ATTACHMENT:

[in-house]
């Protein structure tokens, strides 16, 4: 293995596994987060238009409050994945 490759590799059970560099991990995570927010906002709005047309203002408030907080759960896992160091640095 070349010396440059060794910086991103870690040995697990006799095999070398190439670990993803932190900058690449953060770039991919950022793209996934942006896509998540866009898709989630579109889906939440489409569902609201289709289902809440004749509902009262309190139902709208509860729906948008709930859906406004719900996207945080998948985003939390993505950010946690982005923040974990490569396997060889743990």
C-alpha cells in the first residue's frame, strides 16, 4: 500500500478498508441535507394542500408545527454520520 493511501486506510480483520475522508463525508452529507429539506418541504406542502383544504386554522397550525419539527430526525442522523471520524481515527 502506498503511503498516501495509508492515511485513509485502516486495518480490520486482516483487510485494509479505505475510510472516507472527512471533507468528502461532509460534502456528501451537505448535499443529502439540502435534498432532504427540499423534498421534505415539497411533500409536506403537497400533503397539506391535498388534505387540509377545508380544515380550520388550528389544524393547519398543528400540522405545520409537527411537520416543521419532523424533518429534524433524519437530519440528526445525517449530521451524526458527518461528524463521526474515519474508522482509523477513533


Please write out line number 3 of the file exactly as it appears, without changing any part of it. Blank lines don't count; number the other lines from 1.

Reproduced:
C-alpha cells in the first residue's frame, strides 16, 4: 500500500478498508441535507394542500408545527454520520 493511501486506510480483520475522508463525508452529507429539506418541504406542502383544504386554522397550525419539527430526525442522523471520524481515527 502506498503511503498516501495509508492515511485513509485502516486495518480490520486482516483487510485494509479505505475510510472516507472527512471533507468528502461532509460534502456528501451537505448535499443529502439540502435534498432532504427540499423534498421534505415539497411533500409536506403537497400533503397539506391535498388534505387540509377545508380544515380550520388550528389544524393547519398543528400540522405545520409537527411537520416543521419532523424533518429534524433524519437530519440528526445525517449530521451524526458527518461528524463521526474515519474508522482509523477513533